With New Owners, Kansas City Carrier Hotel Gets Upgrades

One of the entrances at 1102 Grand, the data center hub in Kansas City, which has been acquired by Amerimar. (Photo: 1102 Grand)

One of the entrances at 1102 Grand, the data center hub in Kansas City, which has been acquired by Amerimar. (Photo: 1102 Grand)

The new ownership of Kansas City data hub 1102 Grand has commenced redevelopment. Amerimar Enterprises and Hunter Newby acquired the property in October 2012 and quickly worked on a master plan to reinforce its position as the leading carrier hotel in the region.

“Kansas City is booming with innovative business opportunities and pushing the limits of telecommunication network capacity and as 1102 Grand is the City’s carrier hotel, these building improvements are necessary to foster continued growth,” said Newby, a joint venture partner at 1102 Grand.  “We look forward to strengthening the building’s infrastructure and providing connectivity options for the many growing companies in the region.”

This plan includes a complete overhaul of the electrical and cooling infrastructure. A permit has been secured for two additional 2 megawatt generators and has commenced construction on the first new generator. During the installation of the new generators, the partnership will be simultaneously increasing the incoming electrical service at the property by 66 percent to 5 MVA.

“These infrastructure improvements are in response to existing customer growth and robust new demand we are seeing in the market,” said Gerald Marshall, CEO of Amerimar Enterprises and owner of 1102 Grand.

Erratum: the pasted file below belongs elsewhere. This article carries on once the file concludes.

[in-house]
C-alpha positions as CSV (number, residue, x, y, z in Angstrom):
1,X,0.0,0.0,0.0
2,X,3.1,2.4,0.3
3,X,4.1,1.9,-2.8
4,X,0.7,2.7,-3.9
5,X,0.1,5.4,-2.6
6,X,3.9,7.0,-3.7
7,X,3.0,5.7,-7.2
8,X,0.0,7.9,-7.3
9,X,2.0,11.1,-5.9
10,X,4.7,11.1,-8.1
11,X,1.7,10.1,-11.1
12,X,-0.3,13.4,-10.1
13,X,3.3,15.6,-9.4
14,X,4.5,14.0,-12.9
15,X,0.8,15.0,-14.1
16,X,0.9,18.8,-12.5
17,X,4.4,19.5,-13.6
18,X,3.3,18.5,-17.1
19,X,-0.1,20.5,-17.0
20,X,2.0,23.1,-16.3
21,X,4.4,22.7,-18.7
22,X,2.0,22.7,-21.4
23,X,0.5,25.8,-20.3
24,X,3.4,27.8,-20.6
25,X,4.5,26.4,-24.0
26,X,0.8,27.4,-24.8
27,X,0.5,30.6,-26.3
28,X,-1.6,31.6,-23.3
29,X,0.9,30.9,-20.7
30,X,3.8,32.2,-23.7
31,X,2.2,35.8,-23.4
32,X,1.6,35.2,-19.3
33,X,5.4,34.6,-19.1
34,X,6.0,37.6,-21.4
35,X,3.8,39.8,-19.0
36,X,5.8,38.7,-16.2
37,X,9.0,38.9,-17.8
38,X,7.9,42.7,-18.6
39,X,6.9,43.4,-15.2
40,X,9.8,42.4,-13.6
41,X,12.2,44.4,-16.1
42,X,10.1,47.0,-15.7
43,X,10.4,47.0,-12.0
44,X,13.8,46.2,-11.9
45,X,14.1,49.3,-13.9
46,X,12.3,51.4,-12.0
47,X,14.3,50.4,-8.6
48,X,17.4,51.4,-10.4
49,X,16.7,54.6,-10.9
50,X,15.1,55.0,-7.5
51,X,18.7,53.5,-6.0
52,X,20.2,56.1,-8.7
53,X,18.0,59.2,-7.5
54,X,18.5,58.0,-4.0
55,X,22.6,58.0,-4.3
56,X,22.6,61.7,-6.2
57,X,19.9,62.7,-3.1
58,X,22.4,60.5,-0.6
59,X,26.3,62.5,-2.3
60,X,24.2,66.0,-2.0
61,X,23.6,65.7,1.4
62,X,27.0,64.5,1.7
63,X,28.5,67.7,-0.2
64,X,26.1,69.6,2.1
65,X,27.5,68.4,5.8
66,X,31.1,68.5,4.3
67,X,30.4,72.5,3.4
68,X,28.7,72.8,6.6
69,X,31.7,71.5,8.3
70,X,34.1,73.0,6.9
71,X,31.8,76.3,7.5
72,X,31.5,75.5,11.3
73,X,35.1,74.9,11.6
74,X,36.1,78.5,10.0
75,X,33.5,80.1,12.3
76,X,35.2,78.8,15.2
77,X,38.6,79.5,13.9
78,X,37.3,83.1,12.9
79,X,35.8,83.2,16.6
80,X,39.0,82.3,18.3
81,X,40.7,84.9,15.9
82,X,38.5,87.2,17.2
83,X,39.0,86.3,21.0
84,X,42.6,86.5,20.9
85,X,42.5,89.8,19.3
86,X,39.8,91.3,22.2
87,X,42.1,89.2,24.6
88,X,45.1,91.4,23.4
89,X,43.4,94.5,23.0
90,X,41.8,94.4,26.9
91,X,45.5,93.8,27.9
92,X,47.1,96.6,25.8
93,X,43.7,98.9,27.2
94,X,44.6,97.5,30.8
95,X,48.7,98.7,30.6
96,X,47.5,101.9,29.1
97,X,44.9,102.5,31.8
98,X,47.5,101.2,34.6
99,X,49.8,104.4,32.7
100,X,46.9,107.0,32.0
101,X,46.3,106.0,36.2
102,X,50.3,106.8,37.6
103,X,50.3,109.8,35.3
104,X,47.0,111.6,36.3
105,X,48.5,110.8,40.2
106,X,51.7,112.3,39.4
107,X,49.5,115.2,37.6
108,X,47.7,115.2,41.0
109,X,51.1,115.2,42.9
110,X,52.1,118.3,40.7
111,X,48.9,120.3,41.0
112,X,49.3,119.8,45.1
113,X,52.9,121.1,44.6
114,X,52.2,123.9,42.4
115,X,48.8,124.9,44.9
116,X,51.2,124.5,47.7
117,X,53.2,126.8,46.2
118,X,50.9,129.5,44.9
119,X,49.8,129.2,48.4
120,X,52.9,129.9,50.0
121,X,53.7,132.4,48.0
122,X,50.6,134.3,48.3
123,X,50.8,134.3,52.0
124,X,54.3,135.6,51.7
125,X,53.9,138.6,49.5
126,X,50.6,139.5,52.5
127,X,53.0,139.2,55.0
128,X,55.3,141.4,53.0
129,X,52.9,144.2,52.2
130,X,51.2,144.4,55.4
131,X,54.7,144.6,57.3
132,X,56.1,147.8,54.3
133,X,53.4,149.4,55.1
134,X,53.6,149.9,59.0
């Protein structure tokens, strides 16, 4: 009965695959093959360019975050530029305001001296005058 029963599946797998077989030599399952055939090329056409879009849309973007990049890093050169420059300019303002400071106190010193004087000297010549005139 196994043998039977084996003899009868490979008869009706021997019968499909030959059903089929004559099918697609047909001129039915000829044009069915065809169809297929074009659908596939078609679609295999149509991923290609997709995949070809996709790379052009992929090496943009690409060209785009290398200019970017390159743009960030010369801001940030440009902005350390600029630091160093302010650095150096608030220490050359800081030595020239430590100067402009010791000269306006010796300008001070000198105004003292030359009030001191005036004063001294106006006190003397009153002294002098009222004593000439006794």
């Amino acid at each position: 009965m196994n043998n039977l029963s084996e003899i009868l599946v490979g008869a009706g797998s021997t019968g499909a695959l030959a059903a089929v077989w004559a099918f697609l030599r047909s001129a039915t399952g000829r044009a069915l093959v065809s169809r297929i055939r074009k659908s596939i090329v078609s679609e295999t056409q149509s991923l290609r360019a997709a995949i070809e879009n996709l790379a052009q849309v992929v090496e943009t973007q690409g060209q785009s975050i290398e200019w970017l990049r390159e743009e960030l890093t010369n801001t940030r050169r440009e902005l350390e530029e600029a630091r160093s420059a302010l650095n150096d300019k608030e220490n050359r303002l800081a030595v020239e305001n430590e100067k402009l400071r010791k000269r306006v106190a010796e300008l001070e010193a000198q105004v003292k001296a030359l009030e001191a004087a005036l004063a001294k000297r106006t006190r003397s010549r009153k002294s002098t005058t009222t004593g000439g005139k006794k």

Cooling Upgrades

Cooling upgrades will include significant capacity increases, as well as redundancy at each level from origination to delivery. The building will also benefit from a full façade repointing and selective replacement and resealing of windows. With these improvements, the new owners seek to secure the building envelope and eliminate any potential points of intrusion that could compromise the data center operations.

The partnership will also be upgrading the building management systems to monitor all security, fire alarm, fire suppression, cooling and power systems from one central command center, which will also be available remotely. The size of the facility’s support team has nearly doubled as well.

The project ownership cited the importance of cooperation from the city of Kansas City, Missouri, and the leadership of the Planned Industrial Expansion Authority, which have authorized the public-private partnership necessary to reinvigorate the historic structure.

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About the Author

Jason Verge is an Editor/Industry Analyst on the Data Center Knowledge team with a strong background in the data center and Web hosting industries. In the past he’s covered all things Internet Infrastructure, including cloud (IaaS, PaaS and SaaS), mass market hosting, managed hosting, enterprise IT spending trends and M&A. He writes about a range of topics at DCK, with an emphasis on cloud hosting.

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